Tuesday, October 09, 2012

CIA v. State Department: A Significant Development For The Perugia Case?

Posted by Peter Quennell

As expected the Supreme Court of Cassation has upheld kidnapping convictions against 23 CIA operatives.

The landmark case dates to Feb. 17, 2003, when Hassan Mustafa Osama Nasr, a radical Egyptian cleric known as Abu Omar [image below}, walked out of his Milan apartment in broad daylight and vanished.

talian authorities used cellphone records made at the time and location of the abduction to determine that CIA officers snatched Abu Omar, drove him to nearby Aviano Air Base and flew him to Egypt. According to Italian court documents,

Abu Omar was beaten and subjected to electric shock in a Cairo prison. He was later freed.

The significant development for Meredith’s case is that the State Department had refused to organize diplomatic immunity with Italy for any of the 23. 

Now at least one of them, Sabrina De Sousa (image at top with her lawyer), is suing the State Department for not having stood by her in retroactively organizing that diplomatic immunity.

All 23 could now be the subject of requests for extradition to Italy to serve out their six-year sentences, and if the US Justice Department refuses to comply they could be the subjects of worldwide arrest warrants via Interpol.

That could mean the end of their operational usefulness in the CIA and conceivably prevent any of them ever traveling outside the US again in their lifetimes.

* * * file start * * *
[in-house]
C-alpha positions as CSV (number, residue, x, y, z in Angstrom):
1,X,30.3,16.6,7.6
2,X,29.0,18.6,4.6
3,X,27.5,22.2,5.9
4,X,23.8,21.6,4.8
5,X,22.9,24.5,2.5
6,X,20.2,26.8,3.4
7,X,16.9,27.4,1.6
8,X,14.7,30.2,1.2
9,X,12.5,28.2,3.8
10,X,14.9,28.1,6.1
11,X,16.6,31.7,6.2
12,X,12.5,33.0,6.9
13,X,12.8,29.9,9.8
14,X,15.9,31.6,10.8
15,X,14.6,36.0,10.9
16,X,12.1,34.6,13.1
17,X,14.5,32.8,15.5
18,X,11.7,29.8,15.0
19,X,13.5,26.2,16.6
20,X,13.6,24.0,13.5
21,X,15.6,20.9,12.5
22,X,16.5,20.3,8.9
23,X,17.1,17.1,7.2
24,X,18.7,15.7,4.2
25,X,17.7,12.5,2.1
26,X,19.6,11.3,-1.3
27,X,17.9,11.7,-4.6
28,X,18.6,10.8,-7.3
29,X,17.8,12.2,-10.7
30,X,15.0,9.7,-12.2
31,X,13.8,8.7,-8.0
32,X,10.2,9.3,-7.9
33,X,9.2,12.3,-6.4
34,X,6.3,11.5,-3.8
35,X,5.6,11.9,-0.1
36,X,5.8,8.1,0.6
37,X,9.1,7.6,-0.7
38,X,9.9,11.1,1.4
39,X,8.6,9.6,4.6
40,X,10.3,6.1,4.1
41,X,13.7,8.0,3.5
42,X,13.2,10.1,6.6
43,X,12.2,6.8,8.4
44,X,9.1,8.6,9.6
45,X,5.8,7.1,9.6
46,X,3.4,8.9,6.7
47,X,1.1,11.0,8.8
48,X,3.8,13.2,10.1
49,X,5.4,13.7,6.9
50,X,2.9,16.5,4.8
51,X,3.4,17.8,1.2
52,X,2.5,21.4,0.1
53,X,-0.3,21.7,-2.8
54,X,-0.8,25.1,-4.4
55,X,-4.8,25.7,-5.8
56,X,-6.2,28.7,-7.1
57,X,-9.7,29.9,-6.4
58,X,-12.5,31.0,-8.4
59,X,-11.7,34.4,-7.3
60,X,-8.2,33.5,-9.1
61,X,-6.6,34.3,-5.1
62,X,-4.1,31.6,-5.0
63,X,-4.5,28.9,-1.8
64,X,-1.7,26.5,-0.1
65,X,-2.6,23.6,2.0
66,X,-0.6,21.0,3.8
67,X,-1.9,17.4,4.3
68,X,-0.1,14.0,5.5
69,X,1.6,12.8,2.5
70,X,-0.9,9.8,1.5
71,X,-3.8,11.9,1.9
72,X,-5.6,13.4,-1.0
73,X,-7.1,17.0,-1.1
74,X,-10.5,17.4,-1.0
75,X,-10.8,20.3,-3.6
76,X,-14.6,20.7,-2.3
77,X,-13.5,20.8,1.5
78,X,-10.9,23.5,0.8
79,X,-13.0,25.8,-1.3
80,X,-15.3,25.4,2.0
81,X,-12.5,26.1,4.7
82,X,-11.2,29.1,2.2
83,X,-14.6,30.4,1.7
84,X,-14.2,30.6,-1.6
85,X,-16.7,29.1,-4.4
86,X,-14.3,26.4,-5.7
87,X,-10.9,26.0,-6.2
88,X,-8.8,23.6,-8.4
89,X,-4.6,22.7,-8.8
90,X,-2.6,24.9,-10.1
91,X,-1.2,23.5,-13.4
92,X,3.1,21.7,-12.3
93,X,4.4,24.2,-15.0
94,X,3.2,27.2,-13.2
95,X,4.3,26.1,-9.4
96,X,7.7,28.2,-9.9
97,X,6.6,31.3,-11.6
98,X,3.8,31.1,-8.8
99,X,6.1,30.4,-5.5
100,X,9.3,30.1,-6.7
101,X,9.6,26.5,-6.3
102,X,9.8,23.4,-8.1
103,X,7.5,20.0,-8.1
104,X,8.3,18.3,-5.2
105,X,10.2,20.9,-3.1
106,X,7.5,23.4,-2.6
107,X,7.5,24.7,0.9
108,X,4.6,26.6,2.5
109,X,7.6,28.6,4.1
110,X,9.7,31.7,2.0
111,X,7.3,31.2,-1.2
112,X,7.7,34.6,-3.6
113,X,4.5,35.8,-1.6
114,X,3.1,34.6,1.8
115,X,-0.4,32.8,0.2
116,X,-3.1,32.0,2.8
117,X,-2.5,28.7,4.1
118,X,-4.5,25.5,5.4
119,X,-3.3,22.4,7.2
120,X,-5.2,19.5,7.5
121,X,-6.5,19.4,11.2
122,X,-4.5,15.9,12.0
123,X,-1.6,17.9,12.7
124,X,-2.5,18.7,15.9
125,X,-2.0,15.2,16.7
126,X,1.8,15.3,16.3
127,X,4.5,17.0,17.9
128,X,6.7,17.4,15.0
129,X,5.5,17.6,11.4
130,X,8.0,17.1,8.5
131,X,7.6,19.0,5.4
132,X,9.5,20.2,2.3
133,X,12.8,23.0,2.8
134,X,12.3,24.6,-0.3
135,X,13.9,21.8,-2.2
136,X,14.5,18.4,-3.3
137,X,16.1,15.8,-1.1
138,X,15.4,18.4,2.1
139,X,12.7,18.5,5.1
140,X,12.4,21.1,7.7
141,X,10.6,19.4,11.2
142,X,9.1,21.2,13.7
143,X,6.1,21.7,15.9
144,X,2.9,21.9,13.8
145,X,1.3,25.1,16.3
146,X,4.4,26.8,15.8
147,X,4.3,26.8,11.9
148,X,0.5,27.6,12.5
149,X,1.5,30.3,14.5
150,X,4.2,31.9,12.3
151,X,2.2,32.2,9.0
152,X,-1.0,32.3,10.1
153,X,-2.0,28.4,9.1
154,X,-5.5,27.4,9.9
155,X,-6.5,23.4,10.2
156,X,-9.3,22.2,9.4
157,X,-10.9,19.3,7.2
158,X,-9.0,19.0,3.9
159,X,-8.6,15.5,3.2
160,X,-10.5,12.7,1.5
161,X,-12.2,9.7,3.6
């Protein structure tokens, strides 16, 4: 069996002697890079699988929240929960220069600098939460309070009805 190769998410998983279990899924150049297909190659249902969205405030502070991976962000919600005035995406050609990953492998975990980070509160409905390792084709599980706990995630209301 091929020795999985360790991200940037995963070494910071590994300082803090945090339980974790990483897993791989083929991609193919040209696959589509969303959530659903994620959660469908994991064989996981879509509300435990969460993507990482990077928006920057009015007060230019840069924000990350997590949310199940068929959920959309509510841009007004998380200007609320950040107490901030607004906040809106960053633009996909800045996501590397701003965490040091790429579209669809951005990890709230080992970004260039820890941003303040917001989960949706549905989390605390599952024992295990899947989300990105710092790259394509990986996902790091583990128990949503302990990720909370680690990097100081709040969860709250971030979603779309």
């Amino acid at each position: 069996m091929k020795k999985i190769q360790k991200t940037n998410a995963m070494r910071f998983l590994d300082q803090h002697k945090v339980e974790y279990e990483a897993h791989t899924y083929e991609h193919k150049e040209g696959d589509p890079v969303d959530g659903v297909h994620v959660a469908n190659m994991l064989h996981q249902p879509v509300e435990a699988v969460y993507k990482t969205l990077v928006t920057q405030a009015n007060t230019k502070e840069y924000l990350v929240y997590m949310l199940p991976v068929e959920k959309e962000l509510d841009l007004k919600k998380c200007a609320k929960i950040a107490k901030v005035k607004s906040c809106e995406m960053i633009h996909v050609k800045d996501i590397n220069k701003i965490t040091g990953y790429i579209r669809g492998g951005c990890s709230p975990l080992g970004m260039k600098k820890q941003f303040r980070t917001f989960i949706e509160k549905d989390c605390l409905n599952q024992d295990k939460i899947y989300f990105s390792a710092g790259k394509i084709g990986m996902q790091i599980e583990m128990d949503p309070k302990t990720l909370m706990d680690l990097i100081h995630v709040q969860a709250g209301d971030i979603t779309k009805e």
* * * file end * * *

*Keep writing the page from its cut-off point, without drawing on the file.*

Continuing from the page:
Why have the CIA and the State Department seriously parted company here? Well, their mandates are almost polar opposites.

The State Department and its Embassies and the very considerable American presence throughout the United Nations tries hard to get along with friendly nations, and Italy is probably one of its top half-dozen friends.

The CIA on the other hand is charged with using fair means and foul to fight back against terrorism worldwide, and sometimes its practices contravene the best interests of diplomacy and the local law.

Here the CIA is coming out the clear loser and State is sweetly sitting on its hands and not upsetting Italy in any way.

Cables released so far by the State Department under the Freedom of Information Act suggest that State and the Rome Embassy really didnt ever lift a finger to subvert Italian justice on behalf of Amanda Knox.

Here’s betting more of the same - no action by State - as the Cassation appeal comes alive. And no standing in the way of an extradition request for Knox if Cassation decides Judge Masssei got the trial right.


Our previous posts September 2009



Our previous post June 2010:


An Andrea Vogt update on the cables May 20l1:


FOA were very disappointed at the lack of suggestions in those Embassy cables that the investigation and trial had gone amiss.

They ridiculed Andrea Vogt for being late with the news but they were wrong - she had just got more cables not before seen.